Choice Review

Alice Kirk Grierson (1828-1888) wrote letters over a lifetime that will forever change the stereotypical image of the "madonna of the prairie." Leckie (University of South Florida) provides remarkably lucid editorial comment to this set of letters detailing how Benjamin Grierson's wife actively managed her home and children. Alice Grierson deals frankly with issues affecting the relationship of 19th-century husbands and wives. Rarely did women so openly state they would not come home for six months for fear of another pregnancy, or confess to unceremoniously ridding themselves of unwanted guests, or acknowledge so freely their sexual attraction. Plagued by the tragedy of death, and forced to deal with two adult sons' insanity, Alice Grierson neverthless challenged Victorian attitudes about women's dependency and became "a tough and intrepid woman." This is an excellent book, valuable as a research source because her letters are included, and equally valuable as analysis and chronicle because Leckie's editing is so precise. Absolutely necessary for collections of American west military and women's history, and complements the historical experiences of other women such as Elizabeth Custer and Martha Summerhayes. V. T. Avery Northern Arizona University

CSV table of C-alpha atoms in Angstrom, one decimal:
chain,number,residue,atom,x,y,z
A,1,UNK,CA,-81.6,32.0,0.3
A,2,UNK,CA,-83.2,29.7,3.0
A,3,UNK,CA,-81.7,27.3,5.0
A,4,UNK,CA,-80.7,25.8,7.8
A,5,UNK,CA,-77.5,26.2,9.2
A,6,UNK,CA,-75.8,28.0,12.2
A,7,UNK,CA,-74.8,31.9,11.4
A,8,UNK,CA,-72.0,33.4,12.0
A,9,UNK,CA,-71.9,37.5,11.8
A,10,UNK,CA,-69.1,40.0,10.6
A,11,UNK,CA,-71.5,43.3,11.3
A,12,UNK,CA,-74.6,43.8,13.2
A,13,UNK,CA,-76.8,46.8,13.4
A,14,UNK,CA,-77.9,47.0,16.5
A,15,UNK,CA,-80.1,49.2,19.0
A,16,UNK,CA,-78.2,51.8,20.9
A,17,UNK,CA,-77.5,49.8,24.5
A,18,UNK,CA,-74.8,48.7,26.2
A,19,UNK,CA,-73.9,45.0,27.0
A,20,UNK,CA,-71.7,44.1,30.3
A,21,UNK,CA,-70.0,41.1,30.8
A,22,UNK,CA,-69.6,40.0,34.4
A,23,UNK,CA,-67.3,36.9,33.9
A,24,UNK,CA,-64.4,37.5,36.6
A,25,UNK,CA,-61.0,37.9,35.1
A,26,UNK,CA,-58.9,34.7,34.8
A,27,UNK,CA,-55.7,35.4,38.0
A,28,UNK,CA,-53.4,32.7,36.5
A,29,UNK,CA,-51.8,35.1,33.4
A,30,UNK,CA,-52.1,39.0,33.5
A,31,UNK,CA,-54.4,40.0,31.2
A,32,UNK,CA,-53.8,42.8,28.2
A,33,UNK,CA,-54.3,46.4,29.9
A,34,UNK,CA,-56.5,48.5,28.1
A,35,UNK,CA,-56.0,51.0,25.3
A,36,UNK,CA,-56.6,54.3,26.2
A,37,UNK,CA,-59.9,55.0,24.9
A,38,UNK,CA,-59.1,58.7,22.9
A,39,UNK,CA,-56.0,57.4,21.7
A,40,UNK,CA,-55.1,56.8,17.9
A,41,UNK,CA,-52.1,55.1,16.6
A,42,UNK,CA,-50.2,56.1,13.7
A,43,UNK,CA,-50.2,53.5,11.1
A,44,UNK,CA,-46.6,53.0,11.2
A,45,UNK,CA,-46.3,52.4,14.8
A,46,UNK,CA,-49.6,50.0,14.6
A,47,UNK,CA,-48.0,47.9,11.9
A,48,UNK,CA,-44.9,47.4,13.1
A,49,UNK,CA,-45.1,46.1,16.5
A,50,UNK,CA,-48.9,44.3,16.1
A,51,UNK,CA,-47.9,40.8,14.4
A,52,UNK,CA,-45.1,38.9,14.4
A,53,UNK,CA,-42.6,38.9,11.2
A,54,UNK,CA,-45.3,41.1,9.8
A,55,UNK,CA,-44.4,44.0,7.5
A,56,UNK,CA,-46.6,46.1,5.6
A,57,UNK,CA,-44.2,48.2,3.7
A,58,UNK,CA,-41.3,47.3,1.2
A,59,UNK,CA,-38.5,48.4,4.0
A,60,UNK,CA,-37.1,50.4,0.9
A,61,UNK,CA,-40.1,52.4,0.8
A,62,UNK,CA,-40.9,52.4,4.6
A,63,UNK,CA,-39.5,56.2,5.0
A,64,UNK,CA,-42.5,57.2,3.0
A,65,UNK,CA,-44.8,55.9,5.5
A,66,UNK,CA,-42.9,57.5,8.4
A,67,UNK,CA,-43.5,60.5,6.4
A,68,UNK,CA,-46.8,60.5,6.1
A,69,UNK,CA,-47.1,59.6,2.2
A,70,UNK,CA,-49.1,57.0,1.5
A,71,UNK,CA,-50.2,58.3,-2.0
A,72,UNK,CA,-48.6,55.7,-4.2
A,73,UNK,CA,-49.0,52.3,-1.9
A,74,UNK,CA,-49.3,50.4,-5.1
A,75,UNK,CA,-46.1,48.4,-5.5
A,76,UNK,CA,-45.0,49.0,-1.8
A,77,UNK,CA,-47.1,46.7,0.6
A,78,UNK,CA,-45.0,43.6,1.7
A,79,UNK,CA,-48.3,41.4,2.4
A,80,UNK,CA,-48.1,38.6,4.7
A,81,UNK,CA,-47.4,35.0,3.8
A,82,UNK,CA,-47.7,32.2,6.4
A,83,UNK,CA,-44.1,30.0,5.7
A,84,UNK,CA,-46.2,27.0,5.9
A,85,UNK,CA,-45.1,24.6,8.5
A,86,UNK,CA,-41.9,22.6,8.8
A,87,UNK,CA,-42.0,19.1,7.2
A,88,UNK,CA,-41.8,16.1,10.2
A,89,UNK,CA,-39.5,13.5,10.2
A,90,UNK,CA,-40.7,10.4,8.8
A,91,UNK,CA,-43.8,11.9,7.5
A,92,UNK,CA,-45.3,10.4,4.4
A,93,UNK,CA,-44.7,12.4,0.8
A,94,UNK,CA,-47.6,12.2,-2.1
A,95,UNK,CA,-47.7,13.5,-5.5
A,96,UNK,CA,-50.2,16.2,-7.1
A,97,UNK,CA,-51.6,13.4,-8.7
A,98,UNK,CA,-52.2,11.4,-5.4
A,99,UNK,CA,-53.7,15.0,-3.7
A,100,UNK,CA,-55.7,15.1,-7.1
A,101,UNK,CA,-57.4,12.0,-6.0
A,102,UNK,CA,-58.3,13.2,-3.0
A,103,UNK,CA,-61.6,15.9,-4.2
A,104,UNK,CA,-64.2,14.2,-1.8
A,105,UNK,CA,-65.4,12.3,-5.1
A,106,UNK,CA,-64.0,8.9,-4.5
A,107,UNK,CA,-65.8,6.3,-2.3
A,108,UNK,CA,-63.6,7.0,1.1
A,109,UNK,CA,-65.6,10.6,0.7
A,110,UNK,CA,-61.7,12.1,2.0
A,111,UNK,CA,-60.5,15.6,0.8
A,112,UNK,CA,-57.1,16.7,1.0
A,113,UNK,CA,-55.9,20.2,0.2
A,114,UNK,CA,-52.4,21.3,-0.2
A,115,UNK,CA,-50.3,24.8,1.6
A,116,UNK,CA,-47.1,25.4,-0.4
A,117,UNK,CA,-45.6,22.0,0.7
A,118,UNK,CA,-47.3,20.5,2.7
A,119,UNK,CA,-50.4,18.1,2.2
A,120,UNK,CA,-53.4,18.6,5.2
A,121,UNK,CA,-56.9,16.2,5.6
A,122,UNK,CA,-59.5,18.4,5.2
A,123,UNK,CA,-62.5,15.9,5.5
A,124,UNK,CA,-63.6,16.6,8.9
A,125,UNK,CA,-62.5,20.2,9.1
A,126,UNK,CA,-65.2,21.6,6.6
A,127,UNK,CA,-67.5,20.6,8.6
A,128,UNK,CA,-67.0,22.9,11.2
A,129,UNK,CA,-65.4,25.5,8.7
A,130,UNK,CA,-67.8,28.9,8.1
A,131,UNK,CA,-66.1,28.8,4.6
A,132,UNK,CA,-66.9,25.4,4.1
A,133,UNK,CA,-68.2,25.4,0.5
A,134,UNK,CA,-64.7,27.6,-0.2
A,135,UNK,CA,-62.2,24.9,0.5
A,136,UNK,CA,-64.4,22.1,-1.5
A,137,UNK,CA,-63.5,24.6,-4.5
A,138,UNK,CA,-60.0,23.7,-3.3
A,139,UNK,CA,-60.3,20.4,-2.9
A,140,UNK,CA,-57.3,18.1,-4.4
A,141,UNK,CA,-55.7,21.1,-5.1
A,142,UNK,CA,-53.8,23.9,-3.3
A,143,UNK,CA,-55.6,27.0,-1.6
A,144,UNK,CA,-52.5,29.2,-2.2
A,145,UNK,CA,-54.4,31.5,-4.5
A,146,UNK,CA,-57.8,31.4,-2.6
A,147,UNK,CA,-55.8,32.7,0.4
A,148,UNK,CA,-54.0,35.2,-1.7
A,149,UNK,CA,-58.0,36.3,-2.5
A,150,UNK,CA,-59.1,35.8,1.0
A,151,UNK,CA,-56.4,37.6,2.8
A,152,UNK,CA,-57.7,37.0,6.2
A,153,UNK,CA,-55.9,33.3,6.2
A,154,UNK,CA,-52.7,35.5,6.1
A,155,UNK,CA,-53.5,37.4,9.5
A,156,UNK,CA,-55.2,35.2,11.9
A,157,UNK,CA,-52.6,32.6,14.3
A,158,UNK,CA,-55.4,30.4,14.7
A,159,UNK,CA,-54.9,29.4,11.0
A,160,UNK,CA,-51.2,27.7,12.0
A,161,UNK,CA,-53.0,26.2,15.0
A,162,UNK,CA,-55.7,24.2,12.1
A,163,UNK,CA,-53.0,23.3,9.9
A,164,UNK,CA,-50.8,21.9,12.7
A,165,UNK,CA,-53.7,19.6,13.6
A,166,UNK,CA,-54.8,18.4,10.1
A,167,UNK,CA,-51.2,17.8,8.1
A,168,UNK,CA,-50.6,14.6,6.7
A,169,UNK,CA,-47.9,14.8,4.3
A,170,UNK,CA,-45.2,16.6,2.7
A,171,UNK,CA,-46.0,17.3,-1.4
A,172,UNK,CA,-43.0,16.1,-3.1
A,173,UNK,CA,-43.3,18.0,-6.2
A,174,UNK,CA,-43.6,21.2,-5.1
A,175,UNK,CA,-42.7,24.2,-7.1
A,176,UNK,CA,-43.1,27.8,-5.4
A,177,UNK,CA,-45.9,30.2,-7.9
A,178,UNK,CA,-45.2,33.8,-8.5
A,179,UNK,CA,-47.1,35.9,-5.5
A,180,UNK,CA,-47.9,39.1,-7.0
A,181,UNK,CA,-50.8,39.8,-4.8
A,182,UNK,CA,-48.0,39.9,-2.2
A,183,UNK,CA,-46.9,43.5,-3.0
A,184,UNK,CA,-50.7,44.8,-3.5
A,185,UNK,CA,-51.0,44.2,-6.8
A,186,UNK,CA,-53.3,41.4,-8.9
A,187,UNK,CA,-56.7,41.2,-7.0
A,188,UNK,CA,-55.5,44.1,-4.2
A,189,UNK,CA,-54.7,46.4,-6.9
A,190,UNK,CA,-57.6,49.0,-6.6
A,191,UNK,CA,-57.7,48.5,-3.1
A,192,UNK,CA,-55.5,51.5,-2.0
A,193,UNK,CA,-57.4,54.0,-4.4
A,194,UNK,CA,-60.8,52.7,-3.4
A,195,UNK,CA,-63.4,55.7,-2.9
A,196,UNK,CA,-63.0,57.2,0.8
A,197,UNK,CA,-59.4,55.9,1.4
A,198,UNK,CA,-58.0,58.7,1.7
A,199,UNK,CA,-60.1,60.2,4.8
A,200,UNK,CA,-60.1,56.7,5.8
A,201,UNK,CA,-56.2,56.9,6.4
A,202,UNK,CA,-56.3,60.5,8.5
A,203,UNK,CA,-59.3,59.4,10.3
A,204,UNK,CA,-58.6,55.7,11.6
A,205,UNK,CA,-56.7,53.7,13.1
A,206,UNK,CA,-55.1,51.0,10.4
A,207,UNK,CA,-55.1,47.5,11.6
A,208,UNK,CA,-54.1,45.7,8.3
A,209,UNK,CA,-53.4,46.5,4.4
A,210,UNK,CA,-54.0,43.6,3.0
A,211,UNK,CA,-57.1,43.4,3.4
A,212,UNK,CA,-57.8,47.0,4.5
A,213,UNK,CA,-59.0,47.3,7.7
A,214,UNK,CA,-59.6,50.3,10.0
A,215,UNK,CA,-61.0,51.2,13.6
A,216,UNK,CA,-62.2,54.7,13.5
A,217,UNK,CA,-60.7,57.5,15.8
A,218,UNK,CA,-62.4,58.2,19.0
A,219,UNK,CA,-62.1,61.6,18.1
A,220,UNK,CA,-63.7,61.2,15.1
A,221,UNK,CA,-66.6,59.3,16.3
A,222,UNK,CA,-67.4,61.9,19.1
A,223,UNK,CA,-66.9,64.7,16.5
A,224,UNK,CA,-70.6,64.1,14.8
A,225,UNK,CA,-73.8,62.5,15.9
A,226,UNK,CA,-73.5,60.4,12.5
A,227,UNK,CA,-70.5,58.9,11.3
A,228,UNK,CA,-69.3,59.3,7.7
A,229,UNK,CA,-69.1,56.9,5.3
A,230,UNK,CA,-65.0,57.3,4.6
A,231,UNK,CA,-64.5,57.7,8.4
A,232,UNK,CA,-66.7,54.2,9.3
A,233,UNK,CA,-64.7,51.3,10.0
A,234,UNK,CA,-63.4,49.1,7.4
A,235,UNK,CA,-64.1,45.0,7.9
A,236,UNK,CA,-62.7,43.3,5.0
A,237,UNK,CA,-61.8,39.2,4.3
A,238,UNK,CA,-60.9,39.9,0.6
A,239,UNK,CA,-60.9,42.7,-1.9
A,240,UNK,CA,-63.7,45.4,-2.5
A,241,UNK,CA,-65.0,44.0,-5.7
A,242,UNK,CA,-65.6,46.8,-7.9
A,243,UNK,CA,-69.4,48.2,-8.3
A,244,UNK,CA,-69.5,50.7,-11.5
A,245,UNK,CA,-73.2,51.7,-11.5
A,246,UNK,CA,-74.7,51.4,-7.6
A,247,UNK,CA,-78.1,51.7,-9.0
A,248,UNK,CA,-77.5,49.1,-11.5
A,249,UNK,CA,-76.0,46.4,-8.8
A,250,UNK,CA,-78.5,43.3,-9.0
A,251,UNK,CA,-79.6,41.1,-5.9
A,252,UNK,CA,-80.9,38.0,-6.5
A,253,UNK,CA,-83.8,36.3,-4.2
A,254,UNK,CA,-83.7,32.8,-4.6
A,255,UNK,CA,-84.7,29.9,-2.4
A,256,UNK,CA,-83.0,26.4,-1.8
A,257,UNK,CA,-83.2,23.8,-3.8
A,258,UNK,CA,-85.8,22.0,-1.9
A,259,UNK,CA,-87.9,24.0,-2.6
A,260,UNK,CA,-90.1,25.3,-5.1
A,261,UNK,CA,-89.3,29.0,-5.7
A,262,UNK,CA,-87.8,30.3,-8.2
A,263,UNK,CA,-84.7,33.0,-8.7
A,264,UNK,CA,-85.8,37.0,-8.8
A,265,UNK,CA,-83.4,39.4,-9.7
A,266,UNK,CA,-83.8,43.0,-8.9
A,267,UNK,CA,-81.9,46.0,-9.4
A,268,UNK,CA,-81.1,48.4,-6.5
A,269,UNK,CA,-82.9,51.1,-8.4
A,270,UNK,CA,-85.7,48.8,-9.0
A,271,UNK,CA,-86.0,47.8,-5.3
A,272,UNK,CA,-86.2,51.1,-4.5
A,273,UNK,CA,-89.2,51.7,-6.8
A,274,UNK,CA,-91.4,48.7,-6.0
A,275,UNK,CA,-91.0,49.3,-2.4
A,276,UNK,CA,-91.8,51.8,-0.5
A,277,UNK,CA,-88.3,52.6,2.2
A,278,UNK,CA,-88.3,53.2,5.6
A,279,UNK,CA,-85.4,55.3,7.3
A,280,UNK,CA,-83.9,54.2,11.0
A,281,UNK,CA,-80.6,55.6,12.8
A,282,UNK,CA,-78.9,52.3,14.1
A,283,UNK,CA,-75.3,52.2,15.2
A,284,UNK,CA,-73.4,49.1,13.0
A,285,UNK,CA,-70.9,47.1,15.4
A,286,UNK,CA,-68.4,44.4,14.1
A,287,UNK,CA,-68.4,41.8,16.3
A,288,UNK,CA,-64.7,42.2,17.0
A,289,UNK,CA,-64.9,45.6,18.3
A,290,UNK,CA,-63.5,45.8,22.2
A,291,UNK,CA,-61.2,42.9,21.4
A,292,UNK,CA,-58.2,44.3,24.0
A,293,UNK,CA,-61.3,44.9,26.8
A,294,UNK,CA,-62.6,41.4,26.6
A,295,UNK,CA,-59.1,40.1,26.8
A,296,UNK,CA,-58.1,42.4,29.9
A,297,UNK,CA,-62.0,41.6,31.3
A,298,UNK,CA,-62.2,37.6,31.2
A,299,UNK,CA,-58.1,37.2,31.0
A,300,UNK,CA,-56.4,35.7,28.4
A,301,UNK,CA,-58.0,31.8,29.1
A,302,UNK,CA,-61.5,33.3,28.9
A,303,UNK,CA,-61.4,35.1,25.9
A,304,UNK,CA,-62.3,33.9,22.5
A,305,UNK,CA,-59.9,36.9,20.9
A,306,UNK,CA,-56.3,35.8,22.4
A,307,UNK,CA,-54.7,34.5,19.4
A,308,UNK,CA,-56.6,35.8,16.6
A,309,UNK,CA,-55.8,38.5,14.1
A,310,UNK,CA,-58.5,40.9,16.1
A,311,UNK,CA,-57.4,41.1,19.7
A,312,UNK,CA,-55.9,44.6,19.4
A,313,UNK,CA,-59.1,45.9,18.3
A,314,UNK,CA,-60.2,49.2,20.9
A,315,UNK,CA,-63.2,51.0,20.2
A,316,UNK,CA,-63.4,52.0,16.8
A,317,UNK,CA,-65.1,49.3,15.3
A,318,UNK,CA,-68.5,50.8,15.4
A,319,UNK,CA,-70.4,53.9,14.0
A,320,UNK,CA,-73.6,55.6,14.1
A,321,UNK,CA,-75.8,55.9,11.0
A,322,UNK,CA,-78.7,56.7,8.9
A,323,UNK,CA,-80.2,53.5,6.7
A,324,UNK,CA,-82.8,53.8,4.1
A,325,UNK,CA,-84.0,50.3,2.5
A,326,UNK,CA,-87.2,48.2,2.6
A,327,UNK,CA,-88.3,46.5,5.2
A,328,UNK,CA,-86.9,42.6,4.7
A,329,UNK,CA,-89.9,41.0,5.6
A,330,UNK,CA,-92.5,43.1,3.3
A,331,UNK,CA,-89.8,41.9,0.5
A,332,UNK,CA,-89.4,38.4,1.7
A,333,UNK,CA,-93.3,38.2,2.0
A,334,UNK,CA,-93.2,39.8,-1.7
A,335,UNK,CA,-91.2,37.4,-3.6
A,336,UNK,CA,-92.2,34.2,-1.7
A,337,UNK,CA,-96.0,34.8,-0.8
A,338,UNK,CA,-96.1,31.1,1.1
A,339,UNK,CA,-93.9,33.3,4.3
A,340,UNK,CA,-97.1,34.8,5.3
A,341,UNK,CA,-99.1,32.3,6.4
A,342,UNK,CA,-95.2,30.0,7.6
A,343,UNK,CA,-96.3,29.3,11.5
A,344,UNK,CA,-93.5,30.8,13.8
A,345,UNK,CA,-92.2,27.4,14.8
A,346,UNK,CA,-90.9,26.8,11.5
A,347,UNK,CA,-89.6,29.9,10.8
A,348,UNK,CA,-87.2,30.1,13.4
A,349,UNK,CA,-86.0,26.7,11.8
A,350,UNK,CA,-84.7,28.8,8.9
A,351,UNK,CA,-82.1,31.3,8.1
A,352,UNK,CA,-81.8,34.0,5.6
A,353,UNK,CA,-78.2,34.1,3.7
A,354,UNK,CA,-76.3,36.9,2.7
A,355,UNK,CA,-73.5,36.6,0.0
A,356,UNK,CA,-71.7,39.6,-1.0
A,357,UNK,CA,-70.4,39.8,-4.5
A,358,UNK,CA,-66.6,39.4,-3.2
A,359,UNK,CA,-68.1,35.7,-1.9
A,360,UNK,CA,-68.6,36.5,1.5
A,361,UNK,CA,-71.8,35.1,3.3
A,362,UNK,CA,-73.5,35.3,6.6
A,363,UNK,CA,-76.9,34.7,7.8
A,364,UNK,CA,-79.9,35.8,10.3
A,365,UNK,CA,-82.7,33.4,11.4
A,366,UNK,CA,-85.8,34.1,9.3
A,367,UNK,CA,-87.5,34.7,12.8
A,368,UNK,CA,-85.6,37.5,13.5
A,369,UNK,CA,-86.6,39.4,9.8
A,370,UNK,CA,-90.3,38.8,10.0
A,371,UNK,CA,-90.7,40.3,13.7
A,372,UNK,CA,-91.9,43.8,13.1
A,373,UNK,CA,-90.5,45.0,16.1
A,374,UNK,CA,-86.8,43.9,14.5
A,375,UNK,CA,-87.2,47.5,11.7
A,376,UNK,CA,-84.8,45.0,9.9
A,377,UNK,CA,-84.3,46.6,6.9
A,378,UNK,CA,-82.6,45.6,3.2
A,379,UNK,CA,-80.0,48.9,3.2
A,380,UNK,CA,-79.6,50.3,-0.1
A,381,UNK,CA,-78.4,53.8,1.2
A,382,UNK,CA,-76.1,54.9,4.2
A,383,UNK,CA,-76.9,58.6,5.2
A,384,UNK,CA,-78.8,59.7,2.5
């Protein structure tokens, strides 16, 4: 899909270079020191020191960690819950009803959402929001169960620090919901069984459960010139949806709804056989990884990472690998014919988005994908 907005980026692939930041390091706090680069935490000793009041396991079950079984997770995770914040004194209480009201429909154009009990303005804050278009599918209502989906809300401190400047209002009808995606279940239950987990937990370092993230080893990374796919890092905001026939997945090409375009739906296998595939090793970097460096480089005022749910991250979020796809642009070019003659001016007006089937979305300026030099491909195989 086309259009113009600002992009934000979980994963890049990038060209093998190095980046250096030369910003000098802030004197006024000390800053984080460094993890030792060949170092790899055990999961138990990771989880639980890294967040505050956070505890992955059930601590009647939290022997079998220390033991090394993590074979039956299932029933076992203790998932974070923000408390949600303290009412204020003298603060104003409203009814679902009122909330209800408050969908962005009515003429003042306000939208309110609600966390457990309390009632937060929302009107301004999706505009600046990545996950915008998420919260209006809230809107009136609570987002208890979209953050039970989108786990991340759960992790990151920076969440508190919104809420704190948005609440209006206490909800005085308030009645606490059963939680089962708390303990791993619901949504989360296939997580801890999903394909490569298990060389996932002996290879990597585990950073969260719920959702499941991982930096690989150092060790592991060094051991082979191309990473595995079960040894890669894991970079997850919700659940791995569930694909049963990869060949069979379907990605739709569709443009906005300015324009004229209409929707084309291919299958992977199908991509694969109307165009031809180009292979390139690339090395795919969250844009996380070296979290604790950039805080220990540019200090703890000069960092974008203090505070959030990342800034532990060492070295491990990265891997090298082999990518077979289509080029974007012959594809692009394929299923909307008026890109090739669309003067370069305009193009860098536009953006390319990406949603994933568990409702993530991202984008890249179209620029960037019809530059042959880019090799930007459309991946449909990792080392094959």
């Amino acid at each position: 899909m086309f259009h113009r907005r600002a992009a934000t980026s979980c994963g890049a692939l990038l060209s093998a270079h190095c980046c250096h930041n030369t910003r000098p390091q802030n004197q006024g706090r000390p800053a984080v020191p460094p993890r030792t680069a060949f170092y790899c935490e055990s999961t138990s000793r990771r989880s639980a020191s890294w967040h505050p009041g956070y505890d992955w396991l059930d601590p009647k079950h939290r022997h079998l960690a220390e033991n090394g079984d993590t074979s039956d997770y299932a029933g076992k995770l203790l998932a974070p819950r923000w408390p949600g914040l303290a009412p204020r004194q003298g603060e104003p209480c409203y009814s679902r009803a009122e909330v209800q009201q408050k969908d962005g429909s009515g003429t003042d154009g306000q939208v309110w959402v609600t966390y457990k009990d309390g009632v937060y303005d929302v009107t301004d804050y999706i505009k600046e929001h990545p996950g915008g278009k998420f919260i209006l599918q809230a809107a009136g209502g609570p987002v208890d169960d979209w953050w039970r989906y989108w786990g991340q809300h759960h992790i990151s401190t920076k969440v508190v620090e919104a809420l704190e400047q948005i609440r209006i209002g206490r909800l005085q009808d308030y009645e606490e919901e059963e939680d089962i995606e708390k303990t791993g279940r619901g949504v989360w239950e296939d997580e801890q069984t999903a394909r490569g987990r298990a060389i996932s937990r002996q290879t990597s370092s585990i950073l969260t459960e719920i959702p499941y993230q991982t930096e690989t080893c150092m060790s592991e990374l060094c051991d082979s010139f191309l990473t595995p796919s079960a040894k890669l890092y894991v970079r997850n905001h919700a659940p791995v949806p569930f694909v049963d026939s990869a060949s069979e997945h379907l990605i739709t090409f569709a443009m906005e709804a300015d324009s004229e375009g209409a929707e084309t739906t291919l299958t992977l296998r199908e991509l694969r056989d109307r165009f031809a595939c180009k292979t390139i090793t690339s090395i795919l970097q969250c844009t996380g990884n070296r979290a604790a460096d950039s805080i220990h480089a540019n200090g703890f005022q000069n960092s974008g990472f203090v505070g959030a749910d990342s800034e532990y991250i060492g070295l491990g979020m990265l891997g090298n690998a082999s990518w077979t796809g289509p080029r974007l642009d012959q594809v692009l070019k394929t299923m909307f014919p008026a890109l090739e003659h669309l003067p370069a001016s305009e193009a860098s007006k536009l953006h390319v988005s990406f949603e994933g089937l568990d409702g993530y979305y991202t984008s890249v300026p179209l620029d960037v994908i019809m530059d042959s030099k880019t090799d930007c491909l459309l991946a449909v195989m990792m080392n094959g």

Table of Contents

Prefacep. xi
Introductionp. 1
Chapter 1 Early Years On The Frontierp. 11
Chapter 2 Fort Concho Life in "the Most God-Forsaken Part of Uncle Sam's Dominions"p. 71
Appendix Biographical Sketchesp. 199
Abbreviationsp. 217
Notesp. 219
Bibliographyp. 239
Indexp. 249